[JURIST] Indonesian prisoners who have been convicted of terrorism, drug offenses, illegal logging and corruption this year did not receive the sentence reductions that most of the prisoners traditionally receive on Indonesia's Independence Day [backgrounder], August 17. Indonesian officials previously said that sentence reductions were a constitutional right afforded to all criminals regardless of their crimes, as part of Indonesia's prisoner remission program conducted annually [Australian report] to mark the country's independence from Dutch colonial rule. Prisoners in good standing typically received a remission unless they were on death row or serving life sentences, but this year, increasing concerns over crime and the country's image as one of the most corrupt [rankings list; regional analysis, PDF] worldwide contributed to the change of policy. This Independence day, it is estimated that 55,000 prisoners received sentence reductions of up to six months, and another 5,700 were released. AP has more. The Jakarta Post has additional coverage.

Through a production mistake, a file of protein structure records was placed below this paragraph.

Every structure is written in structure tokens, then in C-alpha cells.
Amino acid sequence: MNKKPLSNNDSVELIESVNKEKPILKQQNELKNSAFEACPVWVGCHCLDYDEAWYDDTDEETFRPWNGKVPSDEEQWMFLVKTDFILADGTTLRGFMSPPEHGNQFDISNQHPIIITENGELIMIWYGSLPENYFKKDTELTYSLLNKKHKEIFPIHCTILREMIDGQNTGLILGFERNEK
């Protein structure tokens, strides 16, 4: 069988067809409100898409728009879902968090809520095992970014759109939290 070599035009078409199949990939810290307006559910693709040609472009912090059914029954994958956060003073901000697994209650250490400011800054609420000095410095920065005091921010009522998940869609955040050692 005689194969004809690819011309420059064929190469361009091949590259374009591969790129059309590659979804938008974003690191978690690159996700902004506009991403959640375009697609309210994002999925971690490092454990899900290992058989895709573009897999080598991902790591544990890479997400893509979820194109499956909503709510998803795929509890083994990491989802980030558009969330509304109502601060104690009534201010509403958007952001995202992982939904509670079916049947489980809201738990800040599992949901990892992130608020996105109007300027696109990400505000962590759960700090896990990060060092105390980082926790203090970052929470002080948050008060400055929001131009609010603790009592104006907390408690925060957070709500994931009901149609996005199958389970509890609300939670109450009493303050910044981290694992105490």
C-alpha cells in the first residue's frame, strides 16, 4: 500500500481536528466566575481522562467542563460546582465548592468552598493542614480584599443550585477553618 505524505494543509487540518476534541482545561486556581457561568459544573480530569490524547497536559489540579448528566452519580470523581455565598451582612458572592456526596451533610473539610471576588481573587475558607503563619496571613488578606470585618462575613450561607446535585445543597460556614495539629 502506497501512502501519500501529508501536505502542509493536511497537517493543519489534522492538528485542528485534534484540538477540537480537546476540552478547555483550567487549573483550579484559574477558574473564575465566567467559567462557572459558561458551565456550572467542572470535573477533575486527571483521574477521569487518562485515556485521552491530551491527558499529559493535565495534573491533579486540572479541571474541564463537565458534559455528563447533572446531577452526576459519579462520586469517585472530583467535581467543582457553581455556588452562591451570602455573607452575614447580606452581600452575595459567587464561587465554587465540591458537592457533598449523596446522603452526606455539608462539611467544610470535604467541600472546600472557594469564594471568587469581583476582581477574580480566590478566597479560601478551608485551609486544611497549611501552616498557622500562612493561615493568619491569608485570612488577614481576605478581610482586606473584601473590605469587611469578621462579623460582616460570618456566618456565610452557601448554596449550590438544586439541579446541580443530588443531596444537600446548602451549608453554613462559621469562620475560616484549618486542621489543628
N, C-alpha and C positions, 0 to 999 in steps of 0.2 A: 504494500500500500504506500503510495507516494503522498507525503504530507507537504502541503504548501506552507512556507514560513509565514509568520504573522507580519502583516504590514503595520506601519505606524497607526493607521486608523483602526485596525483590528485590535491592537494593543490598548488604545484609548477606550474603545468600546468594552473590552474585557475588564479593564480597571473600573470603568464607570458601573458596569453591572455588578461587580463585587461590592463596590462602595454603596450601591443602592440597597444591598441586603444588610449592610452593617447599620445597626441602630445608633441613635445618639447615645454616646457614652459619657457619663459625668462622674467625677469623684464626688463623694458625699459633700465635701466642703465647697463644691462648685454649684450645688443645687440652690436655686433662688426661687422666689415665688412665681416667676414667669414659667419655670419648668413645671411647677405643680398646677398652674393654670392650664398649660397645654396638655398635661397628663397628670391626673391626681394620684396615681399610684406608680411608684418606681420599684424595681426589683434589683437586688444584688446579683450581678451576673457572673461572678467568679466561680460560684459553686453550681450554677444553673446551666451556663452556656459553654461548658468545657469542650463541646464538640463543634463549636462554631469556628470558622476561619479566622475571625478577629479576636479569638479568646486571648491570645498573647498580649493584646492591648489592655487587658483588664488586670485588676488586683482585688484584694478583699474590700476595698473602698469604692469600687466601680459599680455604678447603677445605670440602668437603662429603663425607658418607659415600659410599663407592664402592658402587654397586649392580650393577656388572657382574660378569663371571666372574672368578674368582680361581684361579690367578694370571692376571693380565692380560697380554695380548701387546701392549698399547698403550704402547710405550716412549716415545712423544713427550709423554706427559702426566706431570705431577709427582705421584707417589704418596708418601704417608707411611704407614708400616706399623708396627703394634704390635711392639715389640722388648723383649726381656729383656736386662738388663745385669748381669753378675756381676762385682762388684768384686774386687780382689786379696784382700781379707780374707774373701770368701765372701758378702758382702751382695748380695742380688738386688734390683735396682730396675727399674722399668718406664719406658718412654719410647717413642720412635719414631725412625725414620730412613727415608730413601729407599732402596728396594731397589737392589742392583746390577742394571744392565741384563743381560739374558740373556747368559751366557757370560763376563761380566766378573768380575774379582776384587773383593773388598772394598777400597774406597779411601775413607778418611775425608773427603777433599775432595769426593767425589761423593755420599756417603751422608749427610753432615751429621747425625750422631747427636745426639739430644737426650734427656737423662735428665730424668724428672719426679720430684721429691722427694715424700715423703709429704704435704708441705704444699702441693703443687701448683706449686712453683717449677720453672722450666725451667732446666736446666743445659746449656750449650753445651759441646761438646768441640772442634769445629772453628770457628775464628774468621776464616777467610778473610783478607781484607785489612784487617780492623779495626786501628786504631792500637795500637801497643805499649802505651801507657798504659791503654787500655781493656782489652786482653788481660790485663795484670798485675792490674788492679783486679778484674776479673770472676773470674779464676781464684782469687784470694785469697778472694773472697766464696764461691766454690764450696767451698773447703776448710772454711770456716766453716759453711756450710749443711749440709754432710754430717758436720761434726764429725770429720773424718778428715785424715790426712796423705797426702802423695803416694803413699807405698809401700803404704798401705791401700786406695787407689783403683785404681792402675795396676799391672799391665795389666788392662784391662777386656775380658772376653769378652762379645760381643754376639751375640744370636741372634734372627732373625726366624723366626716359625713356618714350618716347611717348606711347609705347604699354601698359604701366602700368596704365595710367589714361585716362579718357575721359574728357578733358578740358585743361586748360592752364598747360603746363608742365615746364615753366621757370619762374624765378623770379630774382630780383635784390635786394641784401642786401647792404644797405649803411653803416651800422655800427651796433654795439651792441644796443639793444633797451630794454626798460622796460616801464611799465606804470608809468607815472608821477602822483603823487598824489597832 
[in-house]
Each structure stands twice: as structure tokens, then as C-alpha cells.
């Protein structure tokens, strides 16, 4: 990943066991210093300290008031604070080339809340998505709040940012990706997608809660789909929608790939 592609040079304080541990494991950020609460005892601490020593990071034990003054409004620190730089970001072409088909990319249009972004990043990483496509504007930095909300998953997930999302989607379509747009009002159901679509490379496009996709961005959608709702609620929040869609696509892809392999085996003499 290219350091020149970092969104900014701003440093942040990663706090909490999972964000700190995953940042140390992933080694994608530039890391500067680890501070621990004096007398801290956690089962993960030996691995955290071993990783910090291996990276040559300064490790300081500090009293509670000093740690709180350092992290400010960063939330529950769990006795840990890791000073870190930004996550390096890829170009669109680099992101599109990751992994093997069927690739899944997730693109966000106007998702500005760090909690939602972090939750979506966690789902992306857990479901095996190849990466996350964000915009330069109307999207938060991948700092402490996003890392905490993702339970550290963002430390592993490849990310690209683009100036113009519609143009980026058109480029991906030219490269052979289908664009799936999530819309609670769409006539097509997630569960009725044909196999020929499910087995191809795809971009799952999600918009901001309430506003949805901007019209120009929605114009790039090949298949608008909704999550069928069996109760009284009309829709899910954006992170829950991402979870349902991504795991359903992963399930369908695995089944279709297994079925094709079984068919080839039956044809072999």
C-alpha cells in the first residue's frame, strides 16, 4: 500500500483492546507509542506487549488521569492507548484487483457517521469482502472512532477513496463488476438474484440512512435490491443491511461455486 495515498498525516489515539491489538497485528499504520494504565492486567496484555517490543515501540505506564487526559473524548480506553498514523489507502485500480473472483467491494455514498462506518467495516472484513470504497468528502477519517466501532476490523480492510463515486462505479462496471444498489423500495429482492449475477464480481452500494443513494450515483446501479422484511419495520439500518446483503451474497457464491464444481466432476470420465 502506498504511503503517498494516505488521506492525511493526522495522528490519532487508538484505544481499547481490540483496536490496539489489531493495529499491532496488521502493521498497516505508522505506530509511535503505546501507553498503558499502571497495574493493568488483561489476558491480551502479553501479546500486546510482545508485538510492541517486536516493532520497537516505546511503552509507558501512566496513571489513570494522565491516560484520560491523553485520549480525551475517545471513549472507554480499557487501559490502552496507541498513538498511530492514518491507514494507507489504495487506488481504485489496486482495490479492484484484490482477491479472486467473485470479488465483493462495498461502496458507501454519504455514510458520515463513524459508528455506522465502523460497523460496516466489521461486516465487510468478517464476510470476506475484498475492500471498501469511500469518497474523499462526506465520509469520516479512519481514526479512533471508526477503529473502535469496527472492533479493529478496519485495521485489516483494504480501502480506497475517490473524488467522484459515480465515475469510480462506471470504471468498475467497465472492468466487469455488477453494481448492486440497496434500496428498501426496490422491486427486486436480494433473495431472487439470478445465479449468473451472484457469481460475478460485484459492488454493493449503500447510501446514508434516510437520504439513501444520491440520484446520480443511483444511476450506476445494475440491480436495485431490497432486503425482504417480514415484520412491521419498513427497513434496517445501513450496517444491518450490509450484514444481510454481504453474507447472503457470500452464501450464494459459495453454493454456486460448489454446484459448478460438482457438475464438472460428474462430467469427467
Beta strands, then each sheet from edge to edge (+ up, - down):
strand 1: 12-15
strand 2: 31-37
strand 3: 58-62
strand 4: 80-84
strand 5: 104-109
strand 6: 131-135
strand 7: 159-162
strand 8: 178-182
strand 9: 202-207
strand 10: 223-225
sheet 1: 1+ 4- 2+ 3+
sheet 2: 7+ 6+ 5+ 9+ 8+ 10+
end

For Independence Day in 2006, Indonesian authorities cut the sentences of 54,000 prisoners, including to 10 men involved in the 2002 Bali nightclub bombings. Those remissions sparked public outcries [AFP report], particularly in Australia. Nearly half of the victims of the 2002 nightclub bombings hailed from Australia. In June 2006, Australian Prime Minister John Howard [official website] denounced the release of an Indonesian Muslim cleric convicted on conspiracy charges in relation to the bombings. His sentence was reduced [JURIST reports] during the 2005 remission program.